China is organized according to a different social and structural DNA from the United States. It lives on different myth. Yes, the agents are all human beings arranged in the millions. But, if we were to look at the color and nature of the cellular automata, they would be unfolding from different rules.

The Chinese Communist Party generates country-wide economic plans every five years. This is a hang-over from the planning practices of the Soviet Union, and also of every McKinsey and Goldman Sachs strategist in the hyper-capitalist markets of the United States. Top-down planning is something that most people default to when dealing with large, complex systems. It is a simplified model of the complex. We bring this up because just recently, the 14th such plan was publicly announced and revealed.

The American Congress sets a budget, but that budget is for the spending of the government apparatus. There may be prioritized iniatitives or rhetorical flourishes about what is important, but it has been a while since the US articulated a coherent philosophical position about the sciences and the economy. Telling the world that the nation is going to the moon is quite different from debating loan forgiveness.

Alright. So in the 14th Five Year Plan, a number of key things stick out for us from the Technode coveraage.

  • Blockchain is declared to be a key technology, in the same league as AI, IoT, and AR/VR, and is seeing large national prioritization.

  • Fintech is mentioned several times, once as it relates to blockchain development, and also within sections on regulation and financial reform.

  • Financial holding companies are the likely containers of tech-fin balance sheets and businesses, which are to be treated similar to other banks.

For a while, the metagame of Chinese tech appeared to be a race to acquire market share and experiment with open systems. Technology companies like Ant Financial and Tencent raced forward to build ahead of what regulators and government actors could understand. They, in fact, raced so far ahead, that they out-competed their Silicon Valley comparisons by creating super apps that engulfed all of commerce.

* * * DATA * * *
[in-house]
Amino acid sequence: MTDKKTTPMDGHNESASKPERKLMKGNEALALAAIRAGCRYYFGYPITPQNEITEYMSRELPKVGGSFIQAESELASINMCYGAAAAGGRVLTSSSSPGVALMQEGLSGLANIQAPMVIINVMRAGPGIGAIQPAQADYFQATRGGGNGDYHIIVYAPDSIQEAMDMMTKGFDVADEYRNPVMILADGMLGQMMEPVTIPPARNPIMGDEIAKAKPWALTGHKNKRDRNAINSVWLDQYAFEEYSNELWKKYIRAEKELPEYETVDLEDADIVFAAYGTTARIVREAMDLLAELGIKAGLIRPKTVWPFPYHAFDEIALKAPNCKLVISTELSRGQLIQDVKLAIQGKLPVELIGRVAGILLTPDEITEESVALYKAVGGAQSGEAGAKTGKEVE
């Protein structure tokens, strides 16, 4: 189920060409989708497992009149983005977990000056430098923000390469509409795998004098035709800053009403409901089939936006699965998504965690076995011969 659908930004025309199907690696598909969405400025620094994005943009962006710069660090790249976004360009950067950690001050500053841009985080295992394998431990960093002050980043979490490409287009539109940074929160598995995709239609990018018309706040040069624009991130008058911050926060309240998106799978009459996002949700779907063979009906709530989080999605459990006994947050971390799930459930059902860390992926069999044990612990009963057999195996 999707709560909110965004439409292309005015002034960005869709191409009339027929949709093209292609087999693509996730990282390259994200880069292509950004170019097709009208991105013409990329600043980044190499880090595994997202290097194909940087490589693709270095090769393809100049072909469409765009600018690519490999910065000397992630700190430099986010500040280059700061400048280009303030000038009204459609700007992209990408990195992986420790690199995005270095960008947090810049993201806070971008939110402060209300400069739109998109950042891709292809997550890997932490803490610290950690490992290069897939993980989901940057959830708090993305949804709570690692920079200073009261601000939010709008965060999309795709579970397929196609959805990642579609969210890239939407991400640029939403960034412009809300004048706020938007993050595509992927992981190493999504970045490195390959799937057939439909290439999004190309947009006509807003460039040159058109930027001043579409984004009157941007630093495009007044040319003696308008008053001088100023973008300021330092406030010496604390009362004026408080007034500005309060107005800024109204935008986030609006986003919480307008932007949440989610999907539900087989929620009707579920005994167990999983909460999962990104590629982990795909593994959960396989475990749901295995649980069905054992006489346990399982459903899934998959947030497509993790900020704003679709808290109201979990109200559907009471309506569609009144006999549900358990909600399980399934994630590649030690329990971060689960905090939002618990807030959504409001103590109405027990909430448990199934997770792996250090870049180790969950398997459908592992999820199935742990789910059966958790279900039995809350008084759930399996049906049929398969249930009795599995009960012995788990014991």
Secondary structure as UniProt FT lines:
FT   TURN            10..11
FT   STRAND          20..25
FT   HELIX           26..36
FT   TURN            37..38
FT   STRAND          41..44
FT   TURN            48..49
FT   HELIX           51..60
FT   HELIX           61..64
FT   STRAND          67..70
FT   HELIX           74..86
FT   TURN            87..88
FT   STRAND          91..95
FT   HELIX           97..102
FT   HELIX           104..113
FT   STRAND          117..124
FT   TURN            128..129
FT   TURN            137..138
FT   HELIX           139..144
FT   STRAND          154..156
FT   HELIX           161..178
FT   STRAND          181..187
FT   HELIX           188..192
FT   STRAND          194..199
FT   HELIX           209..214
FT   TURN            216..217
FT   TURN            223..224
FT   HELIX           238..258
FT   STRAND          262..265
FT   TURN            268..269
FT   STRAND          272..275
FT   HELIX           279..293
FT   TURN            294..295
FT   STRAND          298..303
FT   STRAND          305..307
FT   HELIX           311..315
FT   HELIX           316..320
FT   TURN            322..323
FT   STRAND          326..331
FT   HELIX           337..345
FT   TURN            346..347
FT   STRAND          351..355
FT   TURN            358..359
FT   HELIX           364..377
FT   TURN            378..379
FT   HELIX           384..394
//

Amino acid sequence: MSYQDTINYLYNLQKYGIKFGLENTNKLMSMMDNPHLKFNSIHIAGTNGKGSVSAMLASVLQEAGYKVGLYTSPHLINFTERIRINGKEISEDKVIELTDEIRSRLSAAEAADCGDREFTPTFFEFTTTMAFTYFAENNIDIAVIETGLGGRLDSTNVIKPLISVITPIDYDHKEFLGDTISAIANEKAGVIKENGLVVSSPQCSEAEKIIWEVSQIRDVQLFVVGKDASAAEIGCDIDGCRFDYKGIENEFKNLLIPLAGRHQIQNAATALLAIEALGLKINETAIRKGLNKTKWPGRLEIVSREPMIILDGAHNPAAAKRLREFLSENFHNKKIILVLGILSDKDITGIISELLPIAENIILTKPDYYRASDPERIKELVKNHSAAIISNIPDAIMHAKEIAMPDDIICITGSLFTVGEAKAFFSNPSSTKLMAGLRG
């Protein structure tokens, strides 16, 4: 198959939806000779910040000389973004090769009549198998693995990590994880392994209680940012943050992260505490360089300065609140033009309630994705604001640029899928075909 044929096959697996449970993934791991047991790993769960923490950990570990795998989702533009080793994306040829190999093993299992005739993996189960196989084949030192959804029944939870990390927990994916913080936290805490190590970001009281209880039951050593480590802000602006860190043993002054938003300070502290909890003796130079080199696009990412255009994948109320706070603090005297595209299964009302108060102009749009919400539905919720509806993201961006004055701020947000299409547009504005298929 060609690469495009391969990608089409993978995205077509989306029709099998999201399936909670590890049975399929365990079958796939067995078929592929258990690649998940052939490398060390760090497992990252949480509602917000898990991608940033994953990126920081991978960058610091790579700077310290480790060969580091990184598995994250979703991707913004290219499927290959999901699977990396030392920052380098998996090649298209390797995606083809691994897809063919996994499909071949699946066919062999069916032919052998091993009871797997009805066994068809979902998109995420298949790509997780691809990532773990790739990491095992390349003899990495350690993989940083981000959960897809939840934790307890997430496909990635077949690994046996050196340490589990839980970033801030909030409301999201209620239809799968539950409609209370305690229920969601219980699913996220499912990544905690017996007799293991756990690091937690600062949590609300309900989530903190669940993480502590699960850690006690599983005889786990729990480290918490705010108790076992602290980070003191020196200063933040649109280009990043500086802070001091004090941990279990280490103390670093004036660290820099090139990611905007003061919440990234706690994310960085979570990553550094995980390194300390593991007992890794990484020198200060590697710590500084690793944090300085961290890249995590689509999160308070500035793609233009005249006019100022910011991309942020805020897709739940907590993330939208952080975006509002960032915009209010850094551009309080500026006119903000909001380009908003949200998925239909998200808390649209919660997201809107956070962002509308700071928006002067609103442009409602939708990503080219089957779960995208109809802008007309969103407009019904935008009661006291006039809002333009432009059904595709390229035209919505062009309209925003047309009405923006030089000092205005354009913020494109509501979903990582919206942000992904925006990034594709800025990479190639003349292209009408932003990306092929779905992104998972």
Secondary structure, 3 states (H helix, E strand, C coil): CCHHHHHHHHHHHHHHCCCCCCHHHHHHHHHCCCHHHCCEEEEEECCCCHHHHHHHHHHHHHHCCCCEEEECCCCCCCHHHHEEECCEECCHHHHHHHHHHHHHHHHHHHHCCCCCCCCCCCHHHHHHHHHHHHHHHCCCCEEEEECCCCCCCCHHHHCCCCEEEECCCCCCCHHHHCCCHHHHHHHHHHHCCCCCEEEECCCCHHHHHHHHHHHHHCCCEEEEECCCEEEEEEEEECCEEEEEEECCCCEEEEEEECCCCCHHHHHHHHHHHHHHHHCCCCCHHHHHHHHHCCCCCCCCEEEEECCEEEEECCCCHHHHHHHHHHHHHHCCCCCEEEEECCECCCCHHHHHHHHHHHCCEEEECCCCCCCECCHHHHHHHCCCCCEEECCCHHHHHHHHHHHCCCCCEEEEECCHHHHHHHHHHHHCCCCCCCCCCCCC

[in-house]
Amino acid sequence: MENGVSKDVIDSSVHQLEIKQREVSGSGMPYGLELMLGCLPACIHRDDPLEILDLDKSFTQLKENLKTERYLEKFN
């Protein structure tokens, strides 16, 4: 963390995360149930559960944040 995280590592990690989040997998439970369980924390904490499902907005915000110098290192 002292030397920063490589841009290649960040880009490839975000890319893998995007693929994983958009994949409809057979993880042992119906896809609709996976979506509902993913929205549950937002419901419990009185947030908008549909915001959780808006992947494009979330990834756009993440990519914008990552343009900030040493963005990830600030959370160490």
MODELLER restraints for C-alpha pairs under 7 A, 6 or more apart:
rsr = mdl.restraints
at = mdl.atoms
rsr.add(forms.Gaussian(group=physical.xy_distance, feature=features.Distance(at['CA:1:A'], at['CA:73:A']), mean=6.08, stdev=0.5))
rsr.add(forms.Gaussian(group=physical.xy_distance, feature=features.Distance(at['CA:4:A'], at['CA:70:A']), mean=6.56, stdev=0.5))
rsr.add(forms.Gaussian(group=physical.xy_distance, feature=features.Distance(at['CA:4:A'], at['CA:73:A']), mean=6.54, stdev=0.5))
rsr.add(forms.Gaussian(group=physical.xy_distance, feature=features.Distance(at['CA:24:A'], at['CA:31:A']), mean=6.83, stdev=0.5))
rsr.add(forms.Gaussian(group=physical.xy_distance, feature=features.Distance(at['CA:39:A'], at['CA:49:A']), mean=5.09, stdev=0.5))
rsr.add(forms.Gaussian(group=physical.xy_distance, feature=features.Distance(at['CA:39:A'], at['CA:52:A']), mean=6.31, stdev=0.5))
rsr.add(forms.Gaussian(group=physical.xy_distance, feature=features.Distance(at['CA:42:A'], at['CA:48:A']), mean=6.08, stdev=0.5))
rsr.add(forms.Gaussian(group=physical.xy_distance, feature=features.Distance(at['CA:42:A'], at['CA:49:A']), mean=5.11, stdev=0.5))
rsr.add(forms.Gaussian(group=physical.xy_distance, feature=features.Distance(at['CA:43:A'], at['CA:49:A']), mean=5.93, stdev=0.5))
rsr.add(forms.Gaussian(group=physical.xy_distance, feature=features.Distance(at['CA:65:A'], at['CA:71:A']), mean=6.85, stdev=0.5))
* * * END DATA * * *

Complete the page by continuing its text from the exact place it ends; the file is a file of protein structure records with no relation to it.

Walmart would like to be a super app. It’s not. It’s a store with a bank. Apple’s iOS is the closest we’ve got, and that’s worth probably a good trillion. Super apps wrap all of commerce in a payments and banking rail — a Google Search with money in it. That sure looks a lot like a precursor to Ethereum, if you ask us.

But the sovereign has caught up and is making its fintech moves. In a great report from the World Economic Forum (thanks @Richard Turrin!), its authors frame the development of digital finance services in China as (1) first a top down development path for state-run banks, then (2) a bottoms up garden resulting in the Ants of the world, and (3) now a mish-mash of a hybrid approach trying to mediate growth and control.

There is a 5-year cycle that sets policy in China, and trims the growth thereafter. The private sector has shown the way for the Chinese government. It has pointed to what a future-proof technological application of finance *should* look like in daily life. Now is the time of trimming.

Ant and Tencent are being clipped in their over-expansion. Rules prohibiting certain monopolistic behaviors, such as locking in merchants into a single provider if they are part of a technology modernization integration, are now being enforced. Another prohibited behavior is the blocking of content between media platforms (e.g., Douyin/TikTok content on Tencent). There is of course an irony in that a successful tech monopoly cannot restrict the media on its platform, while the government can restrict the media in its territory.

From a political science perspective, this at the core of the concept of sovereignty. You cannot have dual sovereignty. Only one royal calls the shots. It is also the opposite of constitutionalism, which forbids the sovereign from censorship but allows it privately.

As a result, twelve tech firms in China are now being fined for their approach to innovation at the maximum penalty currently on the books. The breach is for carrying out acquisitions that have lead to a market share over 50%, done without notifying the requisite regulatory body. The CEO of Ant Group is also stepping down from his role, to “pursue philanthropic projects” — and all the fintech activities of the tech firms seem to be on the path into financial holding companies with closer oversight.